Coubertin Quote for Jan, 26
Games provide the perfect terrain for social education.

It was at the colleges and universities of England where Pierre de Coubertin found the early focus of his mission in life—to bring sport and games into French education. A natural athlete all his life—he boxed, fenced, rowed, ran, played tennis and could ride horses like a cowboy—he wanted the children of France to engage in play while in school, gaining all the benefits of exercise and learning all the lessons of physical education.

Visiting the School of Rugby in 1883, which Coubertin had read all about as a teenager in the French edition of Tom Brown’s School Days, the young Baron, only 20, encountered the model of sports education that became his paragon. At Rugby, where the headmaster Thomas Arnold had first integrated sport into education in the 1820s (full story to follow in a few days), Coubertin began to see that sport and games effected not only physical conditioning, but social education as well, teaching the competitors how to cooperate, fit in, get along and achieve common goals.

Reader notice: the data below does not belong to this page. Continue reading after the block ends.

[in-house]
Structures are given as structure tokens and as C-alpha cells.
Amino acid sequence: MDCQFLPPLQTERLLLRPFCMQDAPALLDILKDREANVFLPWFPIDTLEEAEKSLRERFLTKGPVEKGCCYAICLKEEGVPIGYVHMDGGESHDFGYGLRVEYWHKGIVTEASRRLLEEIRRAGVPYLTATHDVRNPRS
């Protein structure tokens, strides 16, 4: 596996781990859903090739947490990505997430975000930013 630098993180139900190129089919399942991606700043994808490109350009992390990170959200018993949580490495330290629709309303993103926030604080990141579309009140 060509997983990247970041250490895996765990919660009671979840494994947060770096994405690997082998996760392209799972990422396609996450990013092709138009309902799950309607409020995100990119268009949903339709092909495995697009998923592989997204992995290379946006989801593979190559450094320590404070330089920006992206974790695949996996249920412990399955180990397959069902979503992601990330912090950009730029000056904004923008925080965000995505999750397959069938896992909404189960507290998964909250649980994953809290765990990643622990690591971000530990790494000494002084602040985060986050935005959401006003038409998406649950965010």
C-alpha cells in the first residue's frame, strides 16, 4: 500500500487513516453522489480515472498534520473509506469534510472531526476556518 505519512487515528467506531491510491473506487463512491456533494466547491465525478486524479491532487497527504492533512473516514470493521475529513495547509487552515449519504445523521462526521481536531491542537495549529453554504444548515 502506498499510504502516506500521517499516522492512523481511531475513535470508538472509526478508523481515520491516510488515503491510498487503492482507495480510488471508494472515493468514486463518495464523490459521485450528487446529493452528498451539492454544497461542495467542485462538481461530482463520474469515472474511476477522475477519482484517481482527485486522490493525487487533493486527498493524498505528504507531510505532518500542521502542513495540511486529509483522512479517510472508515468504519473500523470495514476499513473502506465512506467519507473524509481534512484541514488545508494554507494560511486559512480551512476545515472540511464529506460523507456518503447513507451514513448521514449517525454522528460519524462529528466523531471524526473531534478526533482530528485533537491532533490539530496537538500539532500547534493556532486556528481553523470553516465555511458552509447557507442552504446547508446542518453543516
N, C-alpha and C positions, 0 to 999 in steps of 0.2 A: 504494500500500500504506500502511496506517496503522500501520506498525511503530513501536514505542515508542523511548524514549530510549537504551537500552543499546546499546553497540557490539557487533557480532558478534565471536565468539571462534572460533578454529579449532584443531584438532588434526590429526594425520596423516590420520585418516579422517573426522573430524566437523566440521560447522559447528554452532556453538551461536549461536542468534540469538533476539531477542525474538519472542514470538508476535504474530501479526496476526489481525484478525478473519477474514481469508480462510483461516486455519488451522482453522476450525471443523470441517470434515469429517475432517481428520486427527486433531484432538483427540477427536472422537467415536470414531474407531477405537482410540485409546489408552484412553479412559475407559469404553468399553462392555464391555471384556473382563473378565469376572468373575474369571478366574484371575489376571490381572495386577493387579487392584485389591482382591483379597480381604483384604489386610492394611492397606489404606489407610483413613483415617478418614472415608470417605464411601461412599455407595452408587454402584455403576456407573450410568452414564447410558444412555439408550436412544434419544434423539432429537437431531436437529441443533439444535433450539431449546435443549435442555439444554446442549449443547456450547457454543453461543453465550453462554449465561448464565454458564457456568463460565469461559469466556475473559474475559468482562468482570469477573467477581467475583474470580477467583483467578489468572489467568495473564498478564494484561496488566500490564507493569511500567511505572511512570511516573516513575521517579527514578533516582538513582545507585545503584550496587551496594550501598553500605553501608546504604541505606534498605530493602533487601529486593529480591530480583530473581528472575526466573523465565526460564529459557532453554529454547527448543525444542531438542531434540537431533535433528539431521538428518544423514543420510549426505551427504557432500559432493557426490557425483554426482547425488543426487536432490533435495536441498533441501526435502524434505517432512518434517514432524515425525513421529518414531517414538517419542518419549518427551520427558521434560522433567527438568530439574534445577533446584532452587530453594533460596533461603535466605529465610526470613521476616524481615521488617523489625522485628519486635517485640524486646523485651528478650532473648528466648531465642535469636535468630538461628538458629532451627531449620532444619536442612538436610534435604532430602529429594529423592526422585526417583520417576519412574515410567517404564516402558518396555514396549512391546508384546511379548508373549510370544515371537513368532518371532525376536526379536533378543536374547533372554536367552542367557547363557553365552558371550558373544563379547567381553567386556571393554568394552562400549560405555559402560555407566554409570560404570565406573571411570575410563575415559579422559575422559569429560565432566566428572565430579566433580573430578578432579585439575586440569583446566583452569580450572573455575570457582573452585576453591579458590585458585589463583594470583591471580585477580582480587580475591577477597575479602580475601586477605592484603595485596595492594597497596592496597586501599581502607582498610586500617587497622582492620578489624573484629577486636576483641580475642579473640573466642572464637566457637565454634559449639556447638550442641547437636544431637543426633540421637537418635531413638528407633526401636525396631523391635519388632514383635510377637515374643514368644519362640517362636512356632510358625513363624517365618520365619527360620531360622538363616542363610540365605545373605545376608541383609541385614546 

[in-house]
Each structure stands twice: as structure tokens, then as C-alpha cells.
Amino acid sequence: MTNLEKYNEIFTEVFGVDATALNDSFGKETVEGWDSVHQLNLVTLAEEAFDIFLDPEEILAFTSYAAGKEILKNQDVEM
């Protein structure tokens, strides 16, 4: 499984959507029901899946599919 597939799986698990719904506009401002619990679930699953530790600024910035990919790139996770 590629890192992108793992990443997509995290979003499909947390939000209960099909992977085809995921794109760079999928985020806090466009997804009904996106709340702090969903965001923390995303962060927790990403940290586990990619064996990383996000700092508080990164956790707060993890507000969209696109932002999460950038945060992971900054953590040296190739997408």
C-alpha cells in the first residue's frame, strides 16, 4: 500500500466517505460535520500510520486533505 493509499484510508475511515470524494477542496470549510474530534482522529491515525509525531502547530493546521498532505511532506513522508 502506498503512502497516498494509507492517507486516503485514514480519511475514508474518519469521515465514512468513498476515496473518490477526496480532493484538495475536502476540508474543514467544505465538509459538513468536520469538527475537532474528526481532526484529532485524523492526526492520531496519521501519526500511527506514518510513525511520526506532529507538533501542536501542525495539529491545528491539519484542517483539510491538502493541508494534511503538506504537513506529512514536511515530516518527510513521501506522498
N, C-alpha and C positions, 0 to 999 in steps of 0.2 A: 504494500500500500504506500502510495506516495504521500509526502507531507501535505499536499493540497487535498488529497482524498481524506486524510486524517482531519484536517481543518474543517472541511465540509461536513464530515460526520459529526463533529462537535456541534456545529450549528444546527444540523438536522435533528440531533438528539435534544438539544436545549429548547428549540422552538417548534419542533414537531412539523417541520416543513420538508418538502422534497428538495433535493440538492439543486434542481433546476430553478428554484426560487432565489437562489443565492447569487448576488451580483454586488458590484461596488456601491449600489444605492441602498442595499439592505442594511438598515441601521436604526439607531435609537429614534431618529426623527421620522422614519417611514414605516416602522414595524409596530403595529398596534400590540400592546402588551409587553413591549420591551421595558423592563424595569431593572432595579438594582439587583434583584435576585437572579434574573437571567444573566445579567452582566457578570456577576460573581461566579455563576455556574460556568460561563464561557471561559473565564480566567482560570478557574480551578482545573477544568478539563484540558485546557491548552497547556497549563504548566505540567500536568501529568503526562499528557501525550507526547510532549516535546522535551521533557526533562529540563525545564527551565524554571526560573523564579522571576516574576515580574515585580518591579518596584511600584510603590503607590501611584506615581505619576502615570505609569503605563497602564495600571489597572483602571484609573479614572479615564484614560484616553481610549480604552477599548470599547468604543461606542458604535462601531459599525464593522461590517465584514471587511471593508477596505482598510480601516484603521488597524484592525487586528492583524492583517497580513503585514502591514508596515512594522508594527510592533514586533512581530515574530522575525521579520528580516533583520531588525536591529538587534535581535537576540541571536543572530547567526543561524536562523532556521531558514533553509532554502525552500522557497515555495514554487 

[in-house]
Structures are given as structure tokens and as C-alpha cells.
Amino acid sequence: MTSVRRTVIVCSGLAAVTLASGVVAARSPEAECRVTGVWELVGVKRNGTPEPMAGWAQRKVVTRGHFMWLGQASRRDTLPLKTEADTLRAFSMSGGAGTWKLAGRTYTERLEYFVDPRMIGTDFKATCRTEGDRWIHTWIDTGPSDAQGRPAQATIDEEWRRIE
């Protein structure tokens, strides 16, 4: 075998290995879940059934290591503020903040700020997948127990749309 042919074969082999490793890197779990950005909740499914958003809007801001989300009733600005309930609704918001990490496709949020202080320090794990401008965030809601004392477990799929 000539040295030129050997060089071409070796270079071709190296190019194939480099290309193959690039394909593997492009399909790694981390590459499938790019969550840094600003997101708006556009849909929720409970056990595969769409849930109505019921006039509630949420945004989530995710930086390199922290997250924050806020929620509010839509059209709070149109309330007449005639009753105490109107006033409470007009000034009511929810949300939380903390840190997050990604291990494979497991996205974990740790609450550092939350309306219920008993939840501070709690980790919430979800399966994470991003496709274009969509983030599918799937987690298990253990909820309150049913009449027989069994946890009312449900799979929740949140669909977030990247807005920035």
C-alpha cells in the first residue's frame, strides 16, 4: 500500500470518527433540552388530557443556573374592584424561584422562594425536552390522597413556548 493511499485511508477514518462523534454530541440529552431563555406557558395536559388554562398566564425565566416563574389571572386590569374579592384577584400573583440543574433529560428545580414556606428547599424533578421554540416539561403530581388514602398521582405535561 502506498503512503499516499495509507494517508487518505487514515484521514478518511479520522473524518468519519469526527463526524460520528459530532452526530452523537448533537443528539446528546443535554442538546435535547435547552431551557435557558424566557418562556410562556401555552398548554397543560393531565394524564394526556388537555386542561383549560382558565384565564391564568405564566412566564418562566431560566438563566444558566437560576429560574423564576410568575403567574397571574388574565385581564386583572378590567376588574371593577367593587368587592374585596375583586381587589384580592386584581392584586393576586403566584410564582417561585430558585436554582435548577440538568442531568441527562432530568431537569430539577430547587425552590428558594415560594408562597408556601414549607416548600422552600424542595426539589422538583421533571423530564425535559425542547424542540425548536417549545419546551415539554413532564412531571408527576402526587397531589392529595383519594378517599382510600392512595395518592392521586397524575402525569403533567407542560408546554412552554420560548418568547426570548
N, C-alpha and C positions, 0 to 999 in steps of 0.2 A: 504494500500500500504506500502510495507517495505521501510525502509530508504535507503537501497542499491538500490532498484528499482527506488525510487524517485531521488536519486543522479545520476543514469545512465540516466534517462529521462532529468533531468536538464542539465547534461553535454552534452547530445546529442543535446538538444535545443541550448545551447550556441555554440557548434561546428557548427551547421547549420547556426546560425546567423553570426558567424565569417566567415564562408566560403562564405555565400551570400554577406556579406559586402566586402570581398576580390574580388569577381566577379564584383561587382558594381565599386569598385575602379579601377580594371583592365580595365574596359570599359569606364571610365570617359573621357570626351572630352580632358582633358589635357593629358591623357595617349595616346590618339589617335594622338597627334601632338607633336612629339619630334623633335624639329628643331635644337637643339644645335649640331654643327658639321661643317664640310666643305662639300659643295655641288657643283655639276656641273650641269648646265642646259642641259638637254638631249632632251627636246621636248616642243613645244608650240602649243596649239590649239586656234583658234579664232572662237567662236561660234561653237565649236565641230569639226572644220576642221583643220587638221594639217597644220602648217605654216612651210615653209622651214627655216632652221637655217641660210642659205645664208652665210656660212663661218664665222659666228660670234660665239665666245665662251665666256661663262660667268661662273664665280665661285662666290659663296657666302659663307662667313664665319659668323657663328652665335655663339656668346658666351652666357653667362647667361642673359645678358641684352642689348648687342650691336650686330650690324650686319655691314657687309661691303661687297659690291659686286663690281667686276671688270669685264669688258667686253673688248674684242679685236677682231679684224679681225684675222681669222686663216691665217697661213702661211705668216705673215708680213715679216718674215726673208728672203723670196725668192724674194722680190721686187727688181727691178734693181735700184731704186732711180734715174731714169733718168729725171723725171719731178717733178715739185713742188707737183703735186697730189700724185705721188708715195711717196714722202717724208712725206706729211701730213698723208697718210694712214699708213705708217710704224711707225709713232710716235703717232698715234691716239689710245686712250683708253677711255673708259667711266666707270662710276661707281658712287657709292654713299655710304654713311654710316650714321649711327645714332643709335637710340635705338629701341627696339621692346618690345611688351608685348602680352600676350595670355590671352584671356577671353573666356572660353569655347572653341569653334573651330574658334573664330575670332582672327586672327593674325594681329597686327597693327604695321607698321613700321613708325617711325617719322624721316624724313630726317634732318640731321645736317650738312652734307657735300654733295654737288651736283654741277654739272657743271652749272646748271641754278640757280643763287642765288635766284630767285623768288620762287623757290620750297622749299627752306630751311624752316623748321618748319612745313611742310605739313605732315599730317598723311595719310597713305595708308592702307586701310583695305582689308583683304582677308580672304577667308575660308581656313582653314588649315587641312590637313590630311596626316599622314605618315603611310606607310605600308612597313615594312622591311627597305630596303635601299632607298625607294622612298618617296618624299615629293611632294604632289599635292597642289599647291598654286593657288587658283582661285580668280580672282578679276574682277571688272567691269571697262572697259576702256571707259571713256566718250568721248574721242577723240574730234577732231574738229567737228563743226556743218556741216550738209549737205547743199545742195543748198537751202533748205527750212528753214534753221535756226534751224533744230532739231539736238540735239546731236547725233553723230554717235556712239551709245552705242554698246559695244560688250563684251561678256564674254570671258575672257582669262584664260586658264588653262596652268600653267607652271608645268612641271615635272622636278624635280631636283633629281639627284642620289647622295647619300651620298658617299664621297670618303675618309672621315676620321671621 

In his earliest essays on specific reforms, he began to articulate for his French audience the broader benefits to society he noted on the playing fields of Britain. This excerpt is from an 1887 article on English Education, which appeared in La Reforme Sociale, a magazine that served as a major forum for ideas at the forefront of social change.

“Games also provide the perfect terrain for social education. The students, who form their own athletic associations, are fully responsible for organizing the games. They band together, elect their own leaders, and then obey them with remarkable discipline.”